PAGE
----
Marriage Maintenance

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By Suzanne Burger

Couples whom I work with in marital therapy are often surprised by my response to their first question: “how long will we need to work with you to save our marriage?” I often tell them that while they may be coming to sessions with me for as little as three to six months, they will need to work hard at their marriage forever.

It strikes me as naïve and even a bit peculiar that we expect our most important relationship to work flawlessly and effortlessly, with no maintenance let alone additions, improvements or modifications. Doesn’t every thing else that we value, from our health to our homes to our cars require conscientious time and effort? We take it for granted that without a regular trip to the fitness center, our muscles will weaken, our abdomens grow soft and flabby. Most of us routinely check the oil in our cars, rotate the tires, and replace dirty filters. Yet we neglect to check our partner’s mood or fail to update (let alone upgrade) worn ways of spending time together.

So, what are some simple maintenance routines that couples can develop? Studies have found that successful marriages have a ratio of 5 positive exchanges to every negative one. It’s not that happy couples don’t bicker or fight. It’s that they have enough positive reserves to withstand the loss of safety, intimacy and acceptance that fights often produce. So, the single most important task for couples is to build up that positive reserve by regularly pointing out the ways in which they appreciate each other. This can range from a simple “thank you for taking my shirts to the dry cleaners” to “you are so wonderful at playing with the kids.” Building a culture of appreciation and gratitude goes a long way towards maintaining a strong and happy marriage.

A second important habit for couples to develop is checking in, or, as John Gottman, Ph.D. puts it, maintaining “love maps.” Many professions require continuing education classes while businesses regularly ask their employees to participate in training and development programs. This keeps people up to date on the latest innovations and changes in their field. Marriage requires a similar commitment. It’s important to know what’s happening with your wife’s latest account at work or your husband’s newfound interest in martial arts or cooking. Intimacy and connection are partly built upon sharing the details of one’s daily experience.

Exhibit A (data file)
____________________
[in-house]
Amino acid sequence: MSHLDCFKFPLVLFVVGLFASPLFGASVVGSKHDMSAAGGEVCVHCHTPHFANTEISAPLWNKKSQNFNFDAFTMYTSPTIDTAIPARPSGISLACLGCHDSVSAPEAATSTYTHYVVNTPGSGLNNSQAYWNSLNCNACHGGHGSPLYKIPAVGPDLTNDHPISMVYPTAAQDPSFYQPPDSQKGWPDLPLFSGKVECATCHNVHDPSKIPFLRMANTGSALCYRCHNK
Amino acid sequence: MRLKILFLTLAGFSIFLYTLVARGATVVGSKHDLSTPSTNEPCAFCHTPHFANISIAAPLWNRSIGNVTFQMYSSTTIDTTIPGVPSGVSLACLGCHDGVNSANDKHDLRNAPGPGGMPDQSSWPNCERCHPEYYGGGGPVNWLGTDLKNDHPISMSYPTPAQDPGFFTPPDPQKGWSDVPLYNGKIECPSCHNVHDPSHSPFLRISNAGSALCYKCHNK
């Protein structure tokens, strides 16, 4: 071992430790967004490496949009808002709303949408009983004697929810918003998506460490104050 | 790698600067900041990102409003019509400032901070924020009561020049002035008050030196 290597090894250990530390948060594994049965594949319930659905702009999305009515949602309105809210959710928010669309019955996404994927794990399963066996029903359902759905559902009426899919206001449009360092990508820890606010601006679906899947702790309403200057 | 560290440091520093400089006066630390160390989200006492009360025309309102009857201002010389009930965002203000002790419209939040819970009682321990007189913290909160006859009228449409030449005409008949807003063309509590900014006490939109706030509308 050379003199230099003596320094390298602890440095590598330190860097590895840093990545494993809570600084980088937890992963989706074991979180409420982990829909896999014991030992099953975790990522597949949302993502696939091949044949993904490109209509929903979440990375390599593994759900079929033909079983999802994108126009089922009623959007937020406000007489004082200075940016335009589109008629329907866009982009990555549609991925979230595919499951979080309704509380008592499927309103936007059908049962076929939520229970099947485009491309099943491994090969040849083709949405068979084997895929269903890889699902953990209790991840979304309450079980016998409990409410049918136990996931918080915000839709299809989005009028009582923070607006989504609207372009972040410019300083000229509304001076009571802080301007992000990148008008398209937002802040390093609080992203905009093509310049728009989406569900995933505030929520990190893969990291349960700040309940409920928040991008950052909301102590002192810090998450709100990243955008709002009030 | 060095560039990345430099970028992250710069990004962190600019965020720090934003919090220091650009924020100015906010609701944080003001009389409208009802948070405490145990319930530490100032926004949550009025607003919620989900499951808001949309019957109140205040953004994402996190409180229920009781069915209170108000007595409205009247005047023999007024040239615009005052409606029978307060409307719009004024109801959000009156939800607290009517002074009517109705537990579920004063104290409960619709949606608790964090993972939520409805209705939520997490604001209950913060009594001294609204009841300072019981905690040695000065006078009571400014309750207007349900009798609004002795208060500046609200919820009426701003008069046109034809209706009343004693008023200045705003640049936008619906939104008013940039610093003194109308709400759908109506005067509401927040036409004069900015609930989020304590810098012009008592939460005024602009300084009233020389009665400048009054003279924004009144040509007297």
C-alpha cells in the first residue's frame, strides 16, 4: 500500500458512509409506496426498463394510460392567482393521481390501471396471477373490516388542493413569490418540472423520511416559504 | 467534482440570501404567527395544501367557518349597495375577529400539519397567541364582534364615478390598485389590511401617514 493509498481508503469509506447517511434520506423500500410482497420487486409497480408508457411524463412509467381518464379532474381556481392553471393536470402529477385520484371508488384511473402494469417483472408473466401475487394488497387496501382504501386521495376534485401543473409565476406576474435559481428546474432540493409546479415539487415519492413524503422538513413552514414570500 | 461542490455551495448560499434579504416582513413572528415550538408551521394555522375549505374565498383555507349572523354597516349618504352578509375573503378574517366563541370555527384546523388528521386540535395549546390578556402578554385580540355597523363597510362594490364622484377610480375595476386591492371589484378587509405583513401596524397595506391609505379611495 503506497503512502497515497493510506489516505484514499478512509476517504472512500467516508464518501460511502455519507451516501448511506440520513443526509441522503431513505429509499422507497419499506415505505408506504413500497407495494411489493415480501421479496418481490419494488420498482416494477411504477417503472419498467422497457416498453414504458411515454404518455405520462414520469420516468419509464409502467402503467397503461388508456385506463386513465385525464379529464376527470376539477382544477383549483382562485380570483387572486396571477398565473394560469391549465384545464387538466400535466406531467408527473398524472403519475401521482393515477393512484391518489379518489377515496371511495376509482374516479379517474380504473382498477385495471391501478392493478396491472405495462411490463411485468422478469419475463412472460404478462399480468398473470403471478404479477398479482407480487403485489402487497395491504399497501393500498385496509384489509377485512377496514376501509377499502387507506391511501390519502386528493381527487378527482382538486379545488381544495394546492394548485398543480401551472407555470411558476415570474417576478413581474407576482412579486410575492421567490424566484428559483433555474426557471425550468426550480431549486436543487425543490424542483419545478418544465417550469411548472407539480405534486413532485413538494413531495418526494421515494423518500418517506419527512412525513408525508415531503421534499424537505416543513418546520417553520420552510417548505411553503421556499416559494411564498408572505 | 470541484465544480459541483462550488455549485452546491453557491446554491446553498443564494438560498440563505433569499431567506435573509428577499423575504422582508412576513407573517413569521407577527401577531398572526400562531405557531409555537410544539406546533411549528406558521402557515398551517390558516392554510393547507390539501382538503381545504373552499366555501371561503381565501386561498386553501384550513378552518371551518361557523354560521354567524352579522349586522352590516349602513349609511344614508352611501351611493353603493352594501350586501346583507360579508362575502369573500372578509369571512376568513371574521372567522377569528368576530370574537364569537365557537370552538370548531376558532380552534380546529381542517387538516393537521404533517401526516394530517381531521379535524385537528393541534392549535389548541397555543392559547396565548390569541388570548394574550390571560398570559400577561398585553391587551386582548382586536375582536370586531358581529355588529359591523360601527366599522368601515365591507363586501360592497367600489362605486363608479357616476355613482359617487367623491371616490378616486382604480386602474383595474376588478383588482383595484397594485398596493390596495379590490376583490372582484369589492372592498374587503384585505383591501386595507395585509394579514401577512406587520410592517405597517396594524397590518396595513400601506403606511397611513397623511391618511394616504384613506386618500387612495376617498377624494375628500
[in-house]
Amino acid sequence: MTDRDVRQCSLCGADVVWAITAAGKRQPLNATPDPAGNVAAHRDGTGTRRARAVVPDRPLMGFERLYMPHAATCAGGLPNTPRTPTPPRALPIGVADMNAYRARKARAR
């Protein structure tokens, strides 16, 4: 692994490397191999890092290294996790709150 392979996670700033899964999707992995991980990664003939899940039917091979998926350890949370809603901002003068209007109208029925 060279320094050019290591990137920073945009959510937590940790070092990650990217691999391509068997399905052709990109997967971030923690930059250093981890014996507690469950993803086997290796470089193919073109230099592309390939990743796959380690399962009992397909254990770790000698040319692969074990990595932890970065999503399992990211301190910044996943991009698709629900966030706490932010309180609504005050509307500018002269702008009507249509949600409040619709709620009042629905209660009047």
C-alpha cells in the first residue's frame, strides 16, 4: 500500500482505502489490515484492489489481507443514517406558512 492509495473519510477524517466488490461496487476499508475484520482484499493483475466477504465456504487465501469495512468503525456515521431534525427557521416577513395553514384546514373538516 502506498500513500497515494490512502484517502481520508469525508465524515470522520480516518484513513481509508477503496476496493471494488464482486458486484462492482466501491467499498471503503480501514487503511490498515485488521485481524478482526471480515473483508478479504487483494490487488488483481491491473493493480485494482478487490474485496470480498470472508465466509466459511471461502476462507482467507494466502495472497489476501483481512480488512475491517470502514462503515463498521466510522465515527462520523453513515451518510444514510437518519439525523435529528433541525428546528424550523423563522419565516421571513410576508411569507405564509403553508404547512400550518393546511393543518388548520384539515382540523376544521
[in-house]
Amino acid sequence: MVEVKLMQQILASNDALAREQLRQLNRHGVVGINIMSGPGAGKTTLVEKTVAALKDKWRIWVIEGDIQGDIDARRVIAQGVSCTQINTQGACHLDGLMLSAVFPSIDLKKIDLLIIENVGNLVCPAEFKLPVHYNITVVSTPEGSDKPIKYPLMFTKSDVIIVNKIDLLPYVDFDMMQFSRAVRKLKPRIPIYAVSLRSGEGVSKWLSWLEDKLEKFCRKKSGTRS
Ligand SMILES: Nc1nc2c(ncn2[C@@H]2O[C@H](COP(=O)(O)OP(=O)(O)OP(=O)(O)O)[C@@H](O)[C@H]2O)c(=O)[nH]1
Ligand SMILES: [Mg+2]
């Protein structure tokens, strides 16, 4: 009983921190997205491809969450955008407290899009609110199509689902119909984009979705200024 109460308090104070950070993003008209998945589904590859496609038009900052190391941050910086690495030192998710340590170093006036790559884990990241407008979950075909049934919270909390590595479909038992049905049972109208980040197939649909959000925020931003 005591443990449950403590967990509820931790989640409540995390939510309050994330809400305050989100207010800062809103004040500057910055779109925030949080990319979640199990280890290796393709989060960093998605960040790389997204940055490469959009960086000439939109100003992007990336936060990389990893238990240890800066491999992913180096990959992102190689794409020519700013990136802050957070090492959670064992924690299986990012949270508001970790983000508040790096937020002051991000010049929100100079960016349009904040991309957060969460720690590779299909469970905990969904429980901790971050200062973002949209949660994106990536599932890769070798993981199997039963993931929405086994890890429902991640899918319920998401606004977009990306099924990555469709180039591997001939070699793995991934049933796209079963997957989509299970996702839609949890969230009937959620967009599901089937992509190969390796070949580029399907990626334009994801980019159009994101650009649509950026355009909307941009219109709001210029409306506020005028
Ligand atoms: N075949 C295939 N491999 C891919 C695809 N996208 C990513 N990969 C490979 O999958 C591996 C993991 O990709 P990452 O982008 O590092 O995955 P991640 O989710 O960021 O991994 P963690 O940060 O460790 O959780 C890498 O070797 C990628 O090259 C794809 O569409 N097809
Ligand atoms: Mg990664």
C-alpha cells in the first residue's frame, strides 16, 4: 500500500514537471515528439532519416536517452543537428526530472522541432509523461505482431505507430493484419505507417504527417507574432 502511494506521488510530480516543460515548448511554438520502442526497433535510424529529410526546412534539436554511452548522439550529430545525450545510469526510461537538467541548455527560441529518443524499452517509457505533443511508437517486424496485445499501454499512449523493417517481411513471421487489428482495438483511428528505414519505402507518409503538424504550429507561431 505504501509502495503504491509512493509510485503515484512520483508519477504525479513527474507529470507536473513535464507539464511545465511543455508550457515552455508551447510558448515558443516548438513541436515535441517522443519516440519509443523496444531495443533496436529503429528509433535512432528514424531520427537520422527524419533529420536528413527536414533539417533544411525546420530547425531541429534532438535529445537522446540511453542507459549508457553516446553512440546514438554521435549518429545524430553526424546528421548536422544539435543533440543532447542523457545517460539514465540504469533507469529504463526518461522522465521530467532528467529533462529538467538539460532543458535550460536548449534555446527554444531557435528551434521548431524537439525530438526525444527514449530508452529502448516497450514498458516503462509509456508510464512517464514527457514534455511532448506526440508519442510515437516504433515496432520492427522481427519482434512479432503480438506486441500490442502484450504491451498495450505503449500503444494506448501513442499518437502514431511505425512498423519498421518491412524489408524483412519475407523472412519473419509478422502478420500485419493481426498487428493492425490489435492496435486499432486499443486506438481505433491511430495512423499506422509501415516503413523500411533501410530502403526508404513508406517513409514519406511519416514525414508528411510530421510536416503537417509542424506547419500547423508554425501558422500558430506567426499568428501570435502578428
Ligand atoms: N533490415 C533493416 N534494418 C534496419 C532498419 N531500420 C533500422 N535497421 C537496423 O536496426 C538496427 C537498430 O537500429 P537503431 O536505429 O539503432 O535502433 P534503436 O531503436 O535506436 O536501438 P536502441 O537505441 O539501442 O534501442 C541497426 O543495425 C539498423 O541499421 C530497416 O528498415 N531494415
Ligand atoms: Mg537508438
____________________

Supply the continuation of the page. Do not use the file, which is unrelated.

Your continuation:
The third recommendation for strengthening marriages through regular routines may be the most challenging because it requires something that, for so many today, is lacking: time. Yet, in choosing to spend an hour hiking on weekends, cooking together or even playing a board or card game together, couples are affirming the primacy of their marriage in their lives. Unfortunately, many couples speak of the importance of their partner but end up putting their marriage at the bottom of their list of priorities and values. They fail to put their money where their mouth is. Making a commitment to share time and activities may require a sacrifice of other interests. It may mean having Jenna play one rather than two sports, leaving the basement unfinished or stepping away from the computer or TV on a Sunday afternoon. Ultimately both the couple and the family will benefit more from the decision to make the marriage the first priority, at least on occasion.